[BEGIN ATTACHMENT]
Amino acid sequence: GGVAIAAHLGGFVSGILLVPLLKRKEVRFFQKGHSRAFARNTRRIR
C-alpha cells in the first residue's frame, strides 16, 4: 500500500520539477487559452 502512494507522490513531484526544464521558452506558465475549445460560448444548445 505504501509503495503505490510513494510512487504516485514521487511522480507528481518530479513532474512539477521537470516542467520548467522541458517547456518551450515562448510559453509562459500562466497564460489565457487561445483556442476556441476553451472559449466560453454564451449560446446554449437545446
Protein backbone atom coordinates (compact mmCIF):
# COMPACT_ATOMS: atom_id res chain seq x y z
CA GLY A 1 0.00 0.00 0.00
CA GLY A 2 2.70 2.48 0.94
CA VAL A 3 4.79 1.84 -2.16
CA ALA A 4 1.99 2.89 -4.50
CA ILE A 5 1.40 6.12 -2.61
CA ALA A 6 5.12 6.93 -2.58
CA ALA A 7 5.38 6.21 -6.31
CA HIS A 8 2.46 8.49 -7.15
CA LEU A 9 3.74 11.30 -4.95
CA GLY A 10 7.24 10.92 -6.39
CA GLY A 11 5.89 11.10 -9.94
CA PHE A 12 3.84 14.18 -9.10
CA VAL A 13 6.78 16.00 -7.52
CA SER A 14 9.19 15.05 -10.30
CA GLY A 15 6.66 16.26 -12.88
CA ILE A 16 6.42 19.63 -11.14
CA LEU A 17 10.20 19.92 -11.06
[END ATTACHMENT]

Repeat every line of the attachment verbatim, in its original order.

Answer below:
Amino acid sequence: GGVAIAAHLGGFVSGILLVPLLKRKEVRFFQKGHSRAFARNTRRIR
C-alpha cells in the first residue's frame, strides 16, 4: 500500500520539477487559452 502512494507522490513531484526544464521558452506558465475549445460560448444548445 505504501509503495503505490510513494510512487504516485514521487511522480507528481518530479513532474512539477521537470516542467520548467522541458517547456518551450515562448510559453509562459500562466497564460489565457487561445483556442476556441476553451472559449466560453454564451449560446446554449437545446
Protein backbone atom coordinates (compact mmCIF):
# COMPACT_ATOMS: atom_id res chain seq x y z
CA GLY A 1 0.00 0.00 0.00
CA GLY A 2 2.70 2.48 0.94
CA VAL A 3 4.79 1.84 -2.16
CA ALA A 4 1.99 2.89 -4.50
CA ILE A 5 1.40 6.12 -2.61
CA ALA A 6 5.12 6.93 -2.58
CA ALA A 7 5.38 6.21 -6.31
CA HIS A 8 2.46 8.49 -7.15
CA LEU A 9 3.74 11.30 -4.95
CA GLY A 10 7.24 10.92 -6.39
CA GLY A 11 5.89 11.10 -9.94
CA PHE A 12 3.84 14.18 -9.10
CA VAL A 13 6.78 16.00 -7.52
CA SER A 14 9.19 15.05 -10.30
CA GLY A 15 6.66 16.26 -12.88
CA ILE A 16 6.42 19.63 -11.14
CA LEU A 17 10.20 19.92 -11.06